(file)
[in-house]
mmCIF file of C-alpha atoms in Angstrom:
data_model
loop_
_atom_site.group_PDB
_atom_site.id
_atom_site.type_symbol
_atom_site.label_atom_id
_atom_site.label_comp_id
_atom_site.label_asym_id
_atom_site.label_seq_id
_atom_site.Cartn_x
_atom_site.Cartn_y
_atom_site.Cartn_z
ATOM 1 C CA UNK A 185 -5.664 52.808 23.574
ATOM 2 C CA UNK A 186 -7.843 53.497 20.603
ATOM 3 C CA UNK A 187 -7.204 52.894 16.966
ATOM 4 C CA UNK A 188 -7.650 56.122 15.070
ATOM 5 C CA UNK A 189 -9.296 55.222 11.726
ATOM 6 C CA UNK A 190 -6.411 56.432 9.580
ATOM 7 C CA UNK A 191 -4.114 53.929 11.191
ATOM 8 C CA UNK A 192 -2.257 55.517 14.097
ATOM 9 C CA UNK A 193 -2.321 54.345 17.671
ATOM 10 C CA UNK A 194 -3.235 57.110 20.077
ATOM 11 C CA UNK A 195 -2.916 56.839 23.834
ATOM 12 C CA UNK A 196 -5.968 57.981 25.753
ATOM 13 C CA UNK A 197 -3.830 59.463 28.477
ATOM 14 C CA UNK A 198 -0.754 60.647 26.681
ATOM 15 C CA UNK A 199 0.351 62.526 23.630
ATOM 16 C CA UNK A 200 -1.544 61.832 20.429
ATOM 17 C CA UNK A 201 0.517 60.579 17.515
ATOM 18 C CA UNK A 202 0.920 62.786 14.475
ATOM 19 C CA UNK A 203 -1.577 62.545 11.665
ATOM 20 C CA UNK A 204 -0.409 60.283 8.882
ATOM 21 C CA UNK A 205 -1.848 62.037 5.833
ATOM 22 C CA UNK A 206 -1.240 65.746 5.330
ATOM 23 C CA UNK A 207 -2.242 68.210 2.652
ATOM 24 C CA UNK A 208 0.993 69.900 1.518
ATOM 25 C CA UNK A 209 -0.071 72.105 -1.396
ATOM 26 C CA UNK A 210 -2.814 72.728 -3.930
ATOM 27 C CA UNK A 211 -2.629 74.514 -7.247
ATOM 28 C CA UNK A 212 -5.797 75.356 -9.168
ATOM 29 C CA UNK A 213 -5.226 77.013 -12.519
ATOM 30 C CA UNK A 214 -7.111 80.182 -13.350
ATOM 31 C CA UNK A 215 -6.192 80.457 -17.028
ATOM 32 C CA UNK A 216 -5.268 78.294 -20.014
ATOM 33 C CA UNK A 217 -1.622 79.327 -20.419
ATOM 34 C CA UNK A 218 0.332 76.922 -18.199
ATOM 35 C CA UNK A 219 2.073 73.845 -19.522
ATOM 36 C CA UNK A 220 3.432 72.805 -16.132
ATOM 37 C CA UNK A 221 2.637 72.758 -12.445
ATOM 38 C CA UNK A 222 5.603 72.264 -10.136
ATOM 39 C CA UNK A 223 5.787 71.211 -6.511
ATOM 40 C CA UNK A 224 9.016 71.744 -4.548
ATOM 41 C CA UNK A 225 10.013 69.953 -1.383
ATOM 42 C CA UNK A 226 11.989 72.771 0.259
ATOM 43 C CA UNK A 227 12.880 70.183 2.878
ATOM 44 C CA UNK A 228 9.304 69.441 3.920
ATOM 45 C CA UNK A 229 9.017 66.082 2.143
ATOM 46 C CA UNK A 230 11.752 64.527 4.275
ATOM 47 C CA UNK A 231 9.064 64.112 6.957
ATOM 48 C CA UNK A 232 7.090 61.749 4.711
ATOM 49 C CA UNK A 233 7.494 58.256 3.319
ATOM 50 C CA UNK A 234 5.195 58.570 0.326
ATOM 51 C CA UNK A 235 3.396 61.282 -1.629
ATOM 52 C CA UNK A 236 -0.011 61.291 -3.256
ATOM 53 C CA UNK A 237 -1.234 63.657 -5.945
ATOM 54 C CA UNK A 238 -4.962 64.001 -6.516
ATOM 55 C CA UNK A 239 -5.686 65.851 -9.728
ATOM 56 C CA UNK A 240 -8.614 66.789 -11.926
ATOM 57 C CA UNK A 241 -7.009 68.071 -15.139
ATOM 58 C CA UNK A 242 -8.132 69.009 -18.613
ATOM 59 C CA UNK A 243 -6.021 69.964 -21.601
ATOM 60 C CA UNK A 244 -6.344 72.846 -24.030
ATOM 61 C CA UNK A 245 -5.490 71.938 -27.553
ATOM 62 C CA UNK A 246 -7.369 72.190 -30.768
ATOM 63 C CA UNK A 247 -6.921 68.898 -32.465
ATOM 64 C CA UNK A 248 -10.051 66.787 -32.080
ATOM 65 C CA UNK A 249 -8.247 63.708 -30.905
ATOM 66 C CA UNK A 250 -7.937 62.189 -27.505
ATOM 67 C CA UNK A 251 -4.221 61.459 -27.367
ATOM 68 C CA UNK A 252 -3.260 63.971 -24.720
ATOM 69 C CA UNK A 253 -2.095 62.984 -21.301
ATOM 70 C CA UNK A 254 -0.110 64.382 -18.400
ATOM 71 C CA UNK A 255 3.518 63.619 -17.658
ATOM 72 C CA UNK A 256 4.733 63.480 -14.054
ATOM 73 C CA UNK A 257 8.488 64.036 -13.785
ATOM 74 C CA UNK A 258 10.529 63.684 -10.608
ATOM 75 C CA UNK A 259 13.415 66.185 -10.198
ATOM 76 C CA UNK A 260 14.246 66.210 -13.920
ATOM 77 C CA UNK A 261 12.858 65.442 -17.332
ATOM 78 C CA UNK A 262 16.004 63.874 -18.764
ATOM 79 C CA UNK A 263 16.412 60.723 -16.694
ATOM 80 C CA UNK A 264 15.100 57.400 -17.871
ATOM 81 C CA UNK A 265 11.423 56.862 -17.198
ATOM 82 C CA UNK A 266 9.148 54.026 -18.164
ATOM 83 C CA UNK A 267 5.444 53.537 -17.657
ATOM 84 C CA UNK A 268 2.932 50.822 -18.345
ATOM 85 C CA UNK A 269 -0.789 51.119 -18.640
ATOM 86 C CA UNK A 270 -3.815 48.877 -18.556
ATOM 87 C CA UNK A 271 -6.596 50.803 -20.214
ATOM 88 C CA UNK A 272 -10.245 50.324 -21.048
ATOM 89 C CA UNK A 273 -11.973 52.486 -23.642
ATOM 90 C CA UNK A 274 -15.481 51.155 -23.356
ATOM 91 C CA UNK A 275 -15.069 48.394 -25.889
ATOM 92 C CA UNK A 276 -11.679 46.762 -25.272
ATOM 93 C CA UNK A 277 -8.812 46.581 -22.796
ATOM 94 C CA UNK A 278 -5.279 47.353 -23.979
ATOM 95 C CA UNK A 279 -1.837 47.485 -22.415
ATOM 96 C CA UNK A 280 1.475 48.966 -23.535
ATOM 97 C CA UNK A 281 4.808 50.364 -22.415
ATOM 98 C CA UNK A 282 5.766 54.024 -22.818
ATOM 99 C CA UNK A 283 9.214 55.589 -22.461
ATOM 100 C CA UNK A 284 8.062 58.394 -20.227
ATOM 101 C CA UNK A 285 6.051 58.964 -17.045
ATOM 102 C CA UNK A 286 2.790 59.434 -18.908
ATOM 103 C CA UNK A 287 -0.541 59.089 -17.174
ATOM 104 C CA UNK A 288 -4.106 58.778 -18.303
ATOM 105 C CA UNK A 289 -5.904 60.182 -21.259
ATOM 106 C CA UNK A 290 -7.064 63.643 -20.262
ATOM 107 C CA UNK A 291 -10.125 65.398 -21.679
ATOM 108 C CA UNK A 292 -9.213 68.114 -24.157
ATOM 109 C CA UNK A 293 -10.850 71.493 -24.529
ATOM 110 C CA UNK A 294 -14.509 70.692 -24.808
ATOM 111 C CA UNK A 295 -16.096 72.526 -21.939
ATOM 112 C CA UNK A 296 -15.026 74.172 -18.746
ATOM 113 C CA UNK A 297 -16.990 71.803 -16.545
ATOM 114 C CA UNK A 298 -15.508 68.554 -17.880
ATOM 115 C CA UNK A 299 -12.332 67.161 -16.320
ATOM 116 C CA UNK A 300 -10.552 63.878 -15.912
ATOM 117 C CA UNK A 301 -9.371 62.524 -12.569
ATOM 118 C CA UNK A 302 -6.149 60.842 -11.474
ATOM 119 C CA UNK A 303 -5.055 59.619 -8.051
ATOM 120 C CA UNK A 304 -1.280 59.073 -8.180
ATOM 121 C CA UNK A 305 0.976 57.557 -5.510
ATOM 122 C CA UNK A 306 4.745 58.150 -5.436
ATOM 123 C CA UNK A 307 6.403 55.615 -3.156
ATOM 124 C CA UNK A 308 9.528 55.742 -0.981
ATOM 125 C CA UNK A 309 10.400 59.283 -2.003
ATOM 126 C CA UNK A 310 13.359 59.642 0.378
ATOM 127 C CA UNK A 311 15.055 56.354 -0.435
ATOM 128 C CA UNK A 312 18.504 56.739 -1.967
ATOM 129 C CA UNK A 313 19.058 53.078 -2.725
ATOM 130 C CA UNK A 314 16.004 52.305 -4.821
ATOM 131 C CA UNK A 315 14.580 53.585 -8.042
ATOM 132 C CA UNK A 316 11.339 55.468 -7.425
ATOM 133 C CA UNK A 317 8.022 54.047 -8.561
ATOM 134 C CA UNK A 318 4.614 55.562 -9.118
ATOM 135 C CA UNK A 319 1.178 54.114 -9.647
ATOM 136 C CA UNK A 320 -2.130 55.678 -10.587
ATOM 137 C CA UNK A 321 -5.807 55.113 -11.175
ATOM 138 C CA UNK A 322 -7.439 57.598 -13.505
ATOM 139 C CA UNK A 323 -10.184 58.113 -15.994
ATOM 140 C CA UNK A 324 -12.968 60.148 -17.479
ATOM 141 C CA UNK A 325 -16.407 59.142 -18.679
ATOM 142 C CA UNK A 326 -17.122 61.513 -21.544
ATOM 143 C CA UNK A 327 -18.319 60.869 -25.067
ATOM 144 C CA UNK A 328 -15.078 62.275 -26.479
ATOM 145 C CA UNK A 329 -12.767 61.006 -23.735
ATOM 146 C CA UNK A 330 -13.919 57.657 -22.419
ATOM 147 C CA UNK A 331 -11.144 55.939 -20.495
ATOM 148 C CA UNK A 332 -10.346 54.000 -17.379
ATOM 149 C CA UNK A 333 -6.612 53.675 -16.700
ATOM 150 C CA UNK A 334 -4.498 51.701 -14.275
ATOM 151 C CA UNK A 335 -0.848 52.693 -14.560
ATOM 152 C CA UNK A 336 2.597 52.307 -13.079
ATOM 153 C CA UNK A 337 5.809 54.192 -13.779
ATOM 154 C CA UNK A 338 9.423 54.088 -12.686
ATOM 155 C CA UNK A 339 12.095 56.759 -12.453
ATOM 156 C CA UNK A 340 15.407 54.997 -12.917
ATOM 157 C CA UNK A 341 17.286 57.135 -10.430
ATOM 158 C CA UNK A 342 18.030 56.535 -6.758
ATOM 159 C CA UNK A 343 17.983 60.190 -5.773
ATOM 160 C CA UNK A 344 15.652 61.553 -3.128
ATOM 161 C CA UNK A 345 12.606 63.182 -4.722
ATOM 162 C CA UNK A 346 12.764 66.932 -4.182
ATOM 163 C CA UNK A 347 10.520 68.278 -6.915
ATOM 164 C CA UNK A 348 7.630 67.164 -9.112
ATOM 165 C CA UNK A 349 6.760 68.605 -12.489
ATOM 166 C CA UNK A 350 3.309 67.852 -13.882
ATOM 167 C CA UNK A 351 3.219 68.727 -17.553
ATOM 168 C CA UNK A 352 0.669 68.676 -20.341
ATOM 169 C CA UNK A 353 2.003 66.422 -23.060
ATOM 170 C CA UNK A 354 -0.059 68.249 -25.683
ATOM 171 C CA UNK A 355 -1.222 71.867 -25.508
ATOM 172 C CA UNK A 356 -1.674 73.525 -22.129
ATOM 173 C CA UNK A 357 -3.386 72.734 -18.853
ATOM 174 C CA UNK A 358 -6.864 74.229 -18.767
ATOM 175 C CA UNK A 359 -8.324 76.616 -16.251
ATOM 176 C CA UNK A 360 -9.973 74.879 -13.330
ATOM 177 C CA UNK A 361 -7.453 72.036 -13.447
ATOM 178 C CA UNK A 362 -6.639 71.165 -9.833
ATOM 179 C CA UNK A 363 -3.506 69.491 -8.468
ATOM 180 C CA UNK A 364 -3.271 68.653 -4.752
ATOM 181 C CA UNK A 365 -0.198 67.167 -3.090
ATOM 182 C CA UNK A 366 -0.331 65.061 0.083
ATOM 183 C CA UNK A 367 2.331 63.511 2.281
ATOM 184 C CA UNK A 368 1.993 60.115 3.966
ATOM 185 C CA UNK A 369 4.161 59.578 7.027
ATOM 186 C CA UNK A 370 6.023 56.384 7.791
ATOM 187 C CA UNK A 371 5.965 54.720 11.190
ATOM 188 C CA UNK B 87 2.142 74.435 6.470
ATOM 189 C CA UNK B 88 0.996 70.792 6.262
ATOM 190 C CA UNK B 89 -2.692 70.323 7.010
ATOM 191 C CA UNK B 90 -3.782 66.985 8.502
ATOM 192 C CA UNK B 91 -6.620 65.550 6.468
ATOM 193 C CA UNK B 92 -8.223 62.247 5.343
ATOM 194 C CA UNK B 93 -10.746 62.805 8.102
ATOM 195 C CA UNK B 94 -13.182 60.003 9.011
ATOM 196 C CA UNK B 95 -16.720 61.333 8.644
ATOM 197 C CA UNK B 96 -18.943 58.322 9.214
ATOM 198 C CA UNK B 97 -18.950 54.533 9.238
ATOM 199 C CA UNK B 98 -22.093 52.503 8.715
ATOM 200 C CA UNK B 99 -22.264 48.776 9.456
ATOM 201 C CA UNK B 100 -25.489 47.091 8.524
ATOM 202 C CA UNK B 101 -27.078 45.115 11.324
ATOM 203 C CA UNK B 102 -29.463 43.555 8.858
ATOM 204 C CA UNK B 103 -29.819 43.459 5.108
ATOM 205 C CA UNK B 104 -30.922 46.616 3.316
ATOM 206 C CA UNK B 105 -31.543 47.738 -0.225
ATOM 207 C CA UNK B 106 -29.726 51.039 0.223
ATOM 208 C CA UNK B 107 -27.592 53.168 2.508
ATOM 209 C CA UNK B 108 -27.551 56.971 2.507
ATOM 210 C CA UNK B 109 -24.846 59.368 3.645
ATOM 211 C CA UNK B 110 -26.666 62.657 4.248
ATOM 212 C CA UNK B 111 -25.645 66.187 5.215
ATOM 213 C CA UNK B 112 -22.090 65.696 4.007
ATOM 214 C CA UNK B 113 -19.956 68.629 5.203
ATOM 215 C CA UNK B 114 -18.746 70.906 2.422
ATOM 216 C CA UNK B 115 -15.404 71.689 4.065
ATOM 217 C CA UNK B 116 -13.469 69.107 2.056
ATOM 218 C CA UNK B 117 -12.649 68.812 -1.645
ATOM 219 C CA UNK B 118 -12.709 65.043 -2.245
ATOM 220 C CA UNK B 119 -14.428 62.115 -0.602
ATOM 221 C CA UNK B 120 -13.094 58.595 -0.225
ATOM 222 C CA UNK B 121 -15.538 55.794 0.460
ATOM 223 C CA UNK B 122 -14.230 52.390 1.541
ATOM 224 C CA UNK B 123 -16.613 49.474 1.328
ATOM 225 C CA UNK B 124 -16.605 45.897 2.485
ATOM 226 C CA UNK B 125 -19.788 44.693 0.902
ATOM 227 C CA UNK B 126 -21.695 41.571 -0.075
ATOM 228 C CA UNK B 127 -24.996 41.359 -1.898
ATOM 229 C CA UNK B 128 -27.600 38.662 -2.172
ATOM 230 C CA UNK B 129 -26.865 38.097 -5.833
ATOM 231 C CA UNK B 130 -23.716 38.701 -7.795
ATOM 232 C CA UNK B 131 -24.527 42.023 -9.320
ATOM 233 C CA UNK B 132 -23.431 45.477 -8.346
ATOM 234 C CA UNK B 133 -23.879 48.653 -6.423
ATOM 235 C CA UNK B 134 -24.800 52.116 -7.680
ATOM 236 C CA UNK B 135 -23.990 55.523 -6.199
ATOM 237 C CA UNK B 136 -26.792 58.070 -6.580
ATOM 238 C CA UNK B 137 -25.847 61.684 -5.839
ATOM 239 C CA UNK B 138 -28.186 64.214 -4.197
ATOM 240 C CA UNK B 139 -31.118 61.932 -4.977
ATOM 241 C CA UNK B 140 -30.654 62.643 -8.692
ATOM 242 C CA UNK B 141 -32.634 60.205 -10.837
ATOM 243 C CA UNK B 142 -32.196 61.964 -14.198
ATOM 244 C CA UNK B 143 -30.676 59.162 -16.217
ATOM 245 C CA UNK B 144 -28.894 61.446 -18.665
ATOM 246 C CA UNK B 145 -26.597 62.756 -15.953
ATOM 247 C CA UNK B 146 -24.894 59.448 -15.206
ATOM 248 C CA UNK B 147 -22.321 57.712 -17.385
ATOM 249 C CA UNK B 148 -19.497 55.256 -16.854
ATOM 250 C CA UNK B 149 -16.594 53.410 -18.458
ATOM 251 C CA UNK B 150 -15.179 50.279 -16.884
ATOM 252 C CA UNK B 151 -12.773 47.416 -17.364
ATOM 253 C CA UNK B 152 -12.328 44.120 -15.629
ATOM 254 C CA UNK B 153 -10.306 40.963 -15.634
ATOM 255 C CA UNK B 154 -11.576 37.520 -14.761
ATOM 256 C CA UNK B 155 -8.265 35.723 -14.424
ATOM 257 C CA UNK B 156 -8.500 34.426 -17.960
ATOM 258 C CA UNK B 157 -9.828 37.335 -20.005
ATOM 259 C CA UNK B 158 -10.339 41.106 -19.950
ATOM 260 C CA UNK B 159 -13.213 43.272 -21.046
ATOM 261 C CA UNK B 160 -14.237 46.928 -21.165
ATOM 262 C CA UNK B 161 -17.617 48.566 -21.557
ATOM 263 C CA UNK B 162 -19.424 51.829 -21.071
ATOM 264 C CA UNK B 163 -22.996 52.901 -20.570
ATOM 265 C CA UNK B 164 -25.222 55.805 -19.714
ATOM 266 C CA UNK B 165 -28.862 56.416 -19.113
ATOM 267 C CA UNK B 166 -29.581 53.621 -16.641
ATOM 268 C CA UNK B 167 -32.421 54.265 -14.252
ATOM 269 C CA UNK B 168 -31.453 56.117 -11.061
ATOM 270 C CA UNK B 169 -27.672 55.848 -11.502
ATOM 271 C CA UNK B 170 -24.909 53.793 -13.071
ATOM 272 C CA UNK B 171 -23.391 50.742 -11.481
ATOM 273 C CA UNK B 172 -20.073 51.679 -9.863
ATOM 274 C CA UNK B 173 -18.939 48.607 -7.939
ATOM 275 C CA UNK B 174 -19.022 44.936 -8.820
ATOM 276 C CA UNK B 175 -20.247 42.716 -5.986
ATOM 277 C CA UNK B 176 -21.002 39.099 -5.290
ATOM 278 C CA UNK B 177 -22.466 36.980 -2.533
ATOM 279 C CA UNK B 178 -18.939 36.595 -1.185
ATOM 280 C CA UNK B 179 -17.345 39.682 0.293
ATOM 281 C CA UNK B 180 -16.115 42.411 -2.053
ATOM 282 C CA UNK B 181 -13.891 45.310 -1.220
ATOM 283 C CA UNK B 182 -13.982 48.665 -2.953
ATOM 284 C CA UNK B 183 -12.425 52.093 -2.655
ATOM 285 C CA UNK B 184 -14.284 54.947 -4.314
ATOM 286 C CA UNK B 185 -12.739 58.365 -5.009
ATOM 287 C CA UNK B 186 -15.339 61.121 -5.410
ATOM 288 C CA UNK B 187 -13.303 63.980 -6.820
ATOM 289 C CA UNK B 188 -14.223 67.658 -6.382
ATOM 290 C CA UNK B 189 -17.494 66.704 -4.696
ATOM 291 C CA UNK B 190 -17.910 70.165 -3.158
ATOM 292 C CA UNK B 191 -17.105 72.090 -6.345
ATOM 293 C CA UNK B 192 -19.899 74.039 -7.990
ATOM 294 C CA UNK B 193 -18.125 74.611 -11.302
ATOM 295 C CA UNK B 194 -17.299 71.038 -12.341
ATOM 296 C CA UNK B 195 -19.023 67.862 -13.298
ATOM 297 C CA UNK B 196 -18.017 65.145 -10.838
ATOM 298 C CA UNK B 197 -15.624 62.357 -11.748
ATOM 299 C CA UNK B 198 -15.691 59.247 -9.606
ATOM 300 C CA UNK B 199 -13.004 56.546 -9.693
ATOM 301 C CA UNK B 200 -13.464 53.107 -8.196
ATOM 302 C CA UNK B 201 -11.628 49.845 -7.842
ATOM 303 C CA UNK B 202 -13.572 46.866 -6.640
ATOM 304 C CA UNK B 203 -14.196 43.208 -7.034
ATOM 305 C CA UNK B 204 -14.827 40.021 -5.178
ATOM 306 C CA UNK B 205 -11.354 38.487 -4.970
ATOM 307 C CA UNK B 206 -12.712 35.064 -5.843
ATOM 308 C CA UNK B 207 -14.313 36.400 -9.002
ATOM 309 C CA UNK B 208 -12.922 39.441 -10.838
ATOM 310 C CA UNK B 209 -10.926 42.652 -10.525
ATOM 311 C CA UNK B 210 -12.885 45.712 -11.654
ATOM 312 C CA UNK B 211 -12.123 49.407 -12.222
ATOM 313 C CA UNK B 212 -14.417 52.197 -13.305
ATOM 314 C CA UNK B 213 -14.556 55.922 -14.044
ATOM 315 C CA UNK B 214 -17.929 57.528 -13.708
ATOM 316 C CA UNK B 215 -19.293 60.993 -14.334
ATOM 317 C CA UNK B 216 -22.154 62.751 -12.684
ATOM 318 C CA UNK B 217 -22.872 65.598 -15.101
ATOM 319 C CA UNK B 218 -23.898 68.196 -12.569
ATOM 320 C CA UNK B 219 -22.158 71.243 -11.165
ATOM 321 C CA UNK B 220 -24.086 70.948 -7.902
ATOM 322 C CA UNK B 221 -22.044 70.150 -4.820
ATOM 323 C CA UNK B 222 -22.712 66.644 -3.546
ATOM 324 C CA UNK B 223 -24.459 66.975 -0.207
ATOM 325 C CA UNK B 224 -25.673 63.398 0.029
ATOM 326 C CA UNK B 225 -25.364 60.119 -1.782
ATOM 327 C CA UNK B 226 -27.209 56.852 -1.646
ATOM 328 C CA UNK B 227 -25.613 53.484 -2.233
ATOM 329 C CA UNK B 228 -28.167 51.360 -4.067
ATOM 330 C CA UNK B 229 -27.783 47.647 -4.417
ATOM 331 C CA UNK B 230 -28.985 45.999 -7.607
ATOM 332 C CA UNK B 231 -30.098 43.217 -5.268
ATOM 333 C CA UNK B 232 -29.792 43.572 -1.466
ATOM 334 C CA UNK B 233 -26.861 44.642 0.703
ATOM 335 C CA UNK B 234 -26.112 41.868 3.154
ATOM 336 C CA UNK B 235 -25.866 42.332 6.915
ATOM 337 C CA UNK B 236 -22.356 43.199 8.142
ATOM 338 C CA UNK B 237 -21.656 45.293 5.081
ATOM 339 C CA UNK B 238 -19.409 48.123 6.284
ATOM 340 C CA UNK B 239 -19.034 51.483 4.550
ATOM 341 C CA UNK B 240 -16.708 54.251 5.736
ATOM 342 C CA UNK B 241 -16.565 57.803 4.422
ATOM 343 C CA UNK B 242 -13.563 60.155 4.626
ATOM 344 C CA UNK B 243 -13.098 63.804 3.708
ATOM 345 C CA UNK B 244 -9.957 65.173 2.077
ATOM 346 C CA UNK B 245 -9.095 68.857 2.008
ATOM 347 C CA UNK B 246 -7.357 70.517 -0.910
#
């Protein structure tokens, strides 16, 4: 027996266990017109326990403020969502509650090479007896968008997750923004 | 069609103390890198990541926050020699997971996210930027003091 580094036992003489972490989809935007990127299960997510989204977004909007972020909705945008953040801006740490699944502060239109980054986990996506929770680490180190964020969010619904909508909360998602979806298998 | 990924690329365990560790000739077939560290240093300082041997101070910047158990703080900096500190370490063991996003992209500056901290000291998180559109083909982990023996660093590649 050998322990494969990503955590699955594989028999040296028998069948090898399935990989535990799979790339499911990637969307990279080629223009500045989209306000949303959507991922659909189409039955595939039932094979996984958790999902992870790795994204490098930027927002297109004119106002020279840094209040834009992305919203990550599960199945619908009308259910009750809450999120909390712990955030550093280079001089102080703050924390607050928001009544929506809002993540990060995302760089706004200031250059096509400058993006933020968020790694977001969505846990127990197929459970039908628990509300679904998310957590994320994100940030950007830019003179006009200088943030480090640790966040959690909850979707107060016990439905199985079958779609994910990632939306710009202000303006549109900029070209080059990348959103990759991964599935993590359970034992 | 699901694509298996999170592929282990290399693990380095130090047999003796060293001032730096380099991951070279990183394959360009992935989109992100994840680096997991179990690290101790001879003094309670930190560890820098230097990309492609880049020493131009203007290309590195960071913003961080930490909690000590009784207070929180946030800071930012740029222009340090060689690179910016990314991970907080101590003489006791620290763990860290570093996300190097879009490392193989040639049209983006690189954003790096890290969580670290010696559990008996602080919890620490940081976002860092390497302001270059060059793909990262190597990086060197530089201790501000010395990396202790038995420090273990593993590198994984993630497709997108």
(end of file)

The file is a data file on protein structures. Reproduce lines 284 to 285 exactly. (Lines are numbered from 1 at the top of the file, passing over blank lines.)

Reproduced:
ATOM 270 C CA UNK B 169 -27.672 55.848 -11.502
ATOM 271 C CA UNK B 170 -24.909 53.793 -13.071